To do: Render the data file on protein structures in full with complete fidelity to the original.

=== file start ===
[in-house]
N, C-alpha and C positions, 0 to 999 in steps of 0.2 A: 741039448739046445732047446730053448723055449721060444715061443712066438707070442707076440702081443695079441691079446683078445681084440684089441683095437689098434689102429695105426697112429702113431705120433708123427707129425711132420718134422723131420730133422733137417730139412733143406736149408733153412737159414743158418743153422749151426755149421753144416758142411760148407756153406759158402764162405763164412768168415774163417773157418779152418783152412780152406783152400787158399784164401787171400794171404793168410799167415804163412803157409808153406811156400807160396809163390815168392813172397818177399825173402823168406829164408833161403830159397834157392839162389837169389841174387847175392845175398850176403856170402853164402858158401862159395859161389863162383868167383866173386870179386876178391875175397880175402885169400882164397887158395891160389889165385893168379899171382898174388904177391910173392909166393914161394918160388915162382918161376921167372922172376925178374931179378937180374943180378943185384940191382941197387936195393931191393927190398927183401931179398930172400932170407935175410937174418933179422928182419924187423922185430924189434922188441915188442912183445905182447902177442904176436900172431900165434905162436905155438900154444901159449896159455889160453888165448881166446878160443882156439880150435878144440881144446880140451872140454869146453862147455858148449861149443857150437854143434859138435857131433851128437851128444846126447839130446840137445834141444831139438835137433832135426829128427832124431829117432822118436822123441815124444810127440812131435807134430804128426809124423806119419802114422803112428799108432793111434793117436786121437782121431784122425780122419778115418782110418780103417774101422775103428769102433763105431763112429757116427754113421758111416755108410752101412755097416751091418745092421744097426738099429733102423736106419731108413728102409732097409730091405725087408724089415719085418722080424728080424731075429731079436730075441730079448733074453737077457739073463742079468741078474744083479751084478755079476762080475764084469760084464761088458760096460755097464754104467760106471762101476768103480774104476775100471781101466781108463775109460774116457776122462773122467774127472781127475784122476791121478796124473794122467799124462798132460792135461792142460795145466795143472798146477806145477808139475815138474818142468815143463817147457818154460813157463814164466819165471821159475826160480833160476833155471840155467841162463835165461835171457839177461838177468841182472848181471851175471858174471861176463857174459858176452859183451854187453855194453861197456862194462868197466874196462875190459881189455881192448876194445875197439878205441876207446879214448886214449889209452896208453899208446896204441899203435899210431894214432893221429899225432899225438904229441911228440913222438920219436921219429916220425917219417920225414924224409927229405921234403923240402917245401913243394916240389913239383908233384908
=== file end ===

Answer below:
[in-house]
N, C-alpha and C positions, 0 to 999 in steps of 0.2 A: 741039448739046445732047446730053448723055449721060444715061443712066438707070442707076440702081443695079441691079446683078445681084440684089441683095437689098434689102429695105426697112429702113431705120433708123427707129425711132420718134422723131420730133422733137417730139412733143406736149408733153412737159414743158418743153422749151426755149421753144416758142411760148407756153406759158402764162405763164412768168415774163417773157418779152418783152412780152406783152400787158399784164401787171400794171404793168410799167415804163412803157409808153406811156400807160396809163390815168392813172397818177399825173402823168406829164408833161403830159397834157392839162389837169389841174387847175392845175398850176403856170402853164402858158401862159395859161389863162383868167383866173386870179386876178391875175397880175402885169400882164397887158395891160389889165385893168379899171382898174388904177391910173392909166393914161394918160388915162382918161376921167372922172376925178374931179378937180374943180378943185384940191382941197387936195393931191393927190398927183401931179398930172400932170407935175410937174418933179422928182419924187423922185430924189434922188441915188442912183445905182447902177442904176436900172431900165434905162436905155438900154444901159449896159455889160453888165448881166446878160443882156439880150435878144440881144446880140451872140454869146453862147455858148449861149443857150437854143434859138435857131433851128437851128444846126447839130446840137445834141444831139438835137433832135426829128427832124431829117432822118436822123441815124444810127440812131435807134430804128426809124423806119419802114422803112428799108432793111434793117436786121437782121431784122425780122419778115418782110418780103417774101422775103428769102433763105431763112429757116427754113421758111416755108410752101412755097416751091418745092421744097426738099429733102423736106419731108413728102409732097409730091405725087408724089415719085418722080424728080424731075429731079436730075441730079448733074453737077457739073463742079468741078474744083479751084478755079476762080475764084469760084464761088458760096460755097464754104467760106471762101476768103480774104476775100471781101466781108463775109460774116457776122462773122467774127472781127475784122476791121478796124473794122467799124462798132460792135461792142460795145466795143472798146477806145477808139475815138474818142468815143463817147457818154460813157463814164466819165471821159475826160480833160476833155471840155467841162463835165461835171457839177461838177468841182472848181471851175471858174471861176463857174459858176452859183451854187453855194453861197456862194462868197466874196462875190459881189455881192448876194445875197439878205441876207446879214448886214449889209452896208453899208446896204441899203435899210431894214432893221429899225432899225438904229441911228440913222438920219436921219429916220425917219417920225414924224409927229405921234403923240402917245401913243394916240389913239383908233384908